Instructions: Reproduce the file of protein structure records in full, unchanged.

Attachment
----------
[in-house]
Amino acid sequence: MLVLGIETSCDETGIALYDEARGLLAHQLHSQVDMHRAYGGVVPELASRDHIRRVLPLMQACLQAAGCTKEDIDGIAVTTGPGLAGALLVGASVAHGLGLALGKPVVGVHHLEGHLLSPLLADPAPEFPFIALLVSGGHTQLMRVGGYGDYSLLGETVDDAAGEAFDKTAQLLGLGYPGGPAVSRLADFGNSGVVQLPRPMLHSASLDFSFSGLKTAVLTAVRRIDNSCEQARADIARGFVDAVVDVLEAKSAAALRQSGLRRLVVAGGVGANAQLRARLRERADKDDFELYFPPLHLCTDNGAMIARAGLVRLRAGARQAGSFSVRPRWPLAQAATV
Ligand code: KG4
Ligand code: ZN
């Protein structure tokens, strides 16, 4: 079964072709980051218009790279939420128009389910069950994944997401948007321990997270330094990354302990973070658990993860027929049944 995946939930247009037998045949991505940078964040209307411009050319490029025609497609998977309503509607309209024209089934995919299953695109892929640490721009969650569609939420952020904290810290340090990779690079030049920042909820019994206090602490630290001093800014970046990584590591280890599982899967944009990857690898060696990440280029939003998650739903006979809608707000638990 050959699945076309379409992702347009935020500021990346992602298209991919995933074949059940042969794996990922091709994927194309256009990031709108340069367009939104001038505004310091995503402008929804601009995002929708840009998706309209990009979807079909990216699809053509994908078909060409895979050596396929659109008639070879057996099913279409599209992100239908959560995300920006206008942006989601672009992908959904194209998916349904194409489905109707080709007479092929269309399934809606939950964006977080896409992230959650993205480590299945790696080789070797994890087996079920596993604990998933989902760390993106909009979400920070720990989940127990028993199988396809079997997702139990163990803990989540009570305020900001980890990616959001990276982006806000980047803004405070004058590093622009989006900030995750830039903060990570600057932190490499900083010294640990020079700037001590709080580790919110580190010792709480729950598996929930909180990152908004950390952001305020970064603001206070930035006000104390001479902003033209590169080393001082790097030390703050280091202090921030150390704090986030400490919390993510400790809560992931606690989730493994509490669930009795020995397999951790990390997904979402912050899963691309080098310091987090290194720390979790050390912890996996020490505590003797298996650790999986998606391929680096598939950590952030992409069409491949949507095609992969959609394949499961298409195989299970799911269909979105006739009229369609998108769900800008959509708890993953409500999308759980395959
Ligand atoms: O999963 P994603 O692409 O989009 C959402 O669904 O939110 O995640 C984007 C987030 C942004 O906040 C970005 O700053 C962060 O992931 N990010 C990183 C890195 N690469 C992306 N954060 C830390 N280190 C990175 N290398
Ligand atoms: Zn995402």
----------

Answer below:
[in-house]
Amino acid sequence: MLVLGIETSCDETGIALYDEARGLLAHQLHSQVDMHRAYGGVVPELASRDHIRRVLPLMQACLQAAGCTKEDIDGIAVTTGPGLAGALLVGASVAHGLGLALGKPVVGVHHLEGHLLSPLLADPAPEFPFIALLVSGGHTQLMRVGGYGDYSLLGETVDDAAGEAFDKTAQLLGLGYPGGPAVSRLADFGNSGVVQLPRPMLHSASLDFSFSGLKTAVLTAVRRIDNSCEQARADIARGFVDAVVDVLEAKSAAALRQSGLRRLVVAGGVGANAQLRARLRERADKDDFELYFPPLHLCTDNGAMIARAGLVRLRAGARQAGSFSVRPRWPLAQAATV
Ligand code: KG4
Ligand code: ZN
């Protein structure tokens, strides 16, 4: 079964072709980051218009790279939420128009389910069950994944997401948007321990997270330094990354302990973070658990993860027929049944 995946939930247009037998045949991505940078964040209307411009050319490029025609497609998977309503509607309209024209089934995919299953695109892929640490721009969650569609939420952020904290810290340090990779690079030049920042909820019994206090602490630290001093800014970046990584590591280890599982899967944009990857690898060696990440280029939003998650739903006979809608707000638990 050959699945076309379409992702347009935020500021990346992602298209991919995933074949059940042969794996990922091709994927194309256009990031709108340069367009939104001038505004310091995503402008929804601009995002929708840009998706309209990009979807079909990216699809053509994908078909060409895979050596396929659109008639070879057996099913279409599209992100239908959560995300920006206008942006989601672009992908959904194209998916349904194409489905109707080709007479092929269309399934809606939950964006977080896409992230959650993205480590299945790696080789070797994890087996079920596993604990998933989902760390993106909009979400920070720990989940127990028993199988396809079997997702139990163990803990989540009570305020900001980890990616959001990276982006806000980047803004405070004058590093622009989006900030995750830039903060990570600057932190490499900083010294640990020079700037001590709080580790919110580190010792709480729950598996929930909180990152908004950390952001305020970064603001206070930035006000104390001479902003033209590169080393001082790097030390703050280091202090921030150390704090986030400490919390993510400790809560992931606690989730493994509490669930009795020995397999951790990390997904979402912050899963691309080098310091987090290194720390979790050390912890996996020490505590003797298996650790999986998606391929680096598939950590952030992409069409491949949507095609992969959609394949499961298409195989299970799911269909979105006739009229369609998108769900800008959509708890993953409500999308759980395959
Ligand atoms: O999963 P994603 O692409 O989009 C959402 O669904 O939110 O995640 C984007 C987030 C942004 O906040 C970005 O700053 C962060 O992931 N990010 C990183 C890195 N690469 C992306 N954060 C830390 N280190 C990175 N290398
Ligand atoms: Zn995402």